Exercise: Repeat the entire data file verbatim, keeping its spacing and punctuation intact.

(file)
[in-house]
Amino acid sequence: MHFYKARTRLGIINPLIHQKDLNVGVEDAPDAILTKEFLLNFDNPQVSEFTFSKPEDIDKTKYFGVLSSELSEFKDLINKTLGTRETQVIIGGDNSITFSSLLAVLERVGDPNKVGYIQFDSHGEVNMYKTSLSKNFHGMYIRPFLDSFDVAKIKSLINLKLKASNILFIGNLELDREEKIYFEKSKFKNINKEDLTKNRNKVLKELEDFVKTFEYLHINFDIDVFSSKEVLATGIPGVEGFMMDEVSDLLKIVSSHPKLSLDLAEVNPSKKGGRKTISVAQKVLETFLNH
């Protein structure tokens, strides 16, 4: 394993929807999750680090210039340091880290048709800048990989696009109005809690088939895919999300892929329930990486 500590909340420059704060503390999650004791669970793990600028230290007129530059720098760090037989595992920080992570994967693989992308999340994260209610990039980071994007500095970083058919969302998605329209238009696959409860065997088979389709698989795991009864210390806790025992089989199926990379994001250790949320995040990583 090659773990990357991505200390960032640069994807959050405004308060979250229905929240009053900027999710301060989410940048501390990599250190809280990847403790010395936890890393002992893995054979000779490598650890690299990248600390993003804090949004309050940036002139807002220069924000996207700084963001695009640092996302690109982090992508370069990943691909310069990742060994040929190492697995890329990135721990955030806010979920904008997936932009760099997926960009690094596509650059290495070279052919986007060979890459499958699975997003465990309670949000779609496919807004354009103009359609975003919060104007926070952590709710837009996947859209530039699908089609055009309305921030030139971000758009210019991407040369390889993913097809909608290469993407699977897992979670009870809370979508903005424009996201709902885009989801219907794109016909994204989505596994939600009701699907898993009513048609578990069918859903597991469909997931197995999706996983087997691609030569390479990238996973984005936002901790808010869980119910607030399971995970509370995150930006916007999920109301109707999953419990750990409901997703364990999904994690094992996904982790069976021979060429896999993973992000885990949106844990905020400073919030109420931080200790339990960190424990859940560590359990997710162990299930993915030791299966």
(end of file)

[in-house]
Amino acid sequence: MHFYKARTRLGIINPLIHQKDLNVGVEDAPDAILTKEFLLNFDNPQVSEFTFSKPEDIDKTKYFGVLSSELSEFKDLINKTLGTRETQVIIGGDNSITFSSLLAVLERVGDPNKVGYIQFDSHGEVNMYKTSLSKNFHGMYIRPFLDSFDVAKIKSLINLKLKASNILFIGNLELDREEKIYFEKSKFKNINKEDLTKNRNKVLKELEDFVKTFEYLHINFDIDVFSSKEVLATGIPGVEGFMMDEVSDLLKIVSSHPKLSLDLAEVNPSKKGGRKTISVAQKVLETFLNH
């Protein structure tokens, strides 16, 4: 394993929807999750680090210039340091880290048709800048990989696009109005809690088939895919999300892929329930990486 500590909340420059704060503390999650004791669970793990600028230290007129530059720098760090037989595992920080992570994967693989992308999340994260209610990039980071994007500095970083058919969302998605329209238009696959409860065997088979389709698989795991009864210390806790025992089989199926990379994001250790949320995040990583 090659773990990357991505200390960032640069994807959050405004308060979250229905929240009053900027999710301060989410940048501390990599250190809280990847403790010395936890890393002992893995054979000779490598650890690299990248600390993003804090949004309050940036002139807002220069924000996207700084963001695009640092996302690109982090992508370069990943691909310069990742060994040929190492697995890329990135721990955030806010979920904008997936932009760099997926960009690094596509650059290495070279052919986007060979890459499958699975997003465990309670949000779609496919807004354009103009359609975003919060104007926070952590709710837009996947859209530039699908089609055009309305921030030139971000758009210019991407040369390889993913097809909608290469993407699977897992979670009870809370979508903005424009996201709902885009989801219907794109016909994204989505596994939600009701699907898993009513048609578990069918859903597991469909997931197995999706996983087997691609030569390479990238996973984005936002901790808010869980119910607030399971995970509370995150930006916007999920109301109707999953419990750990409901997703364990999904994690094992996904982790069976021979060429896999993973992000885990949106844990905020400073919030109420931080200790339990960190424990859940560590359990997710162990299930993915030791299966």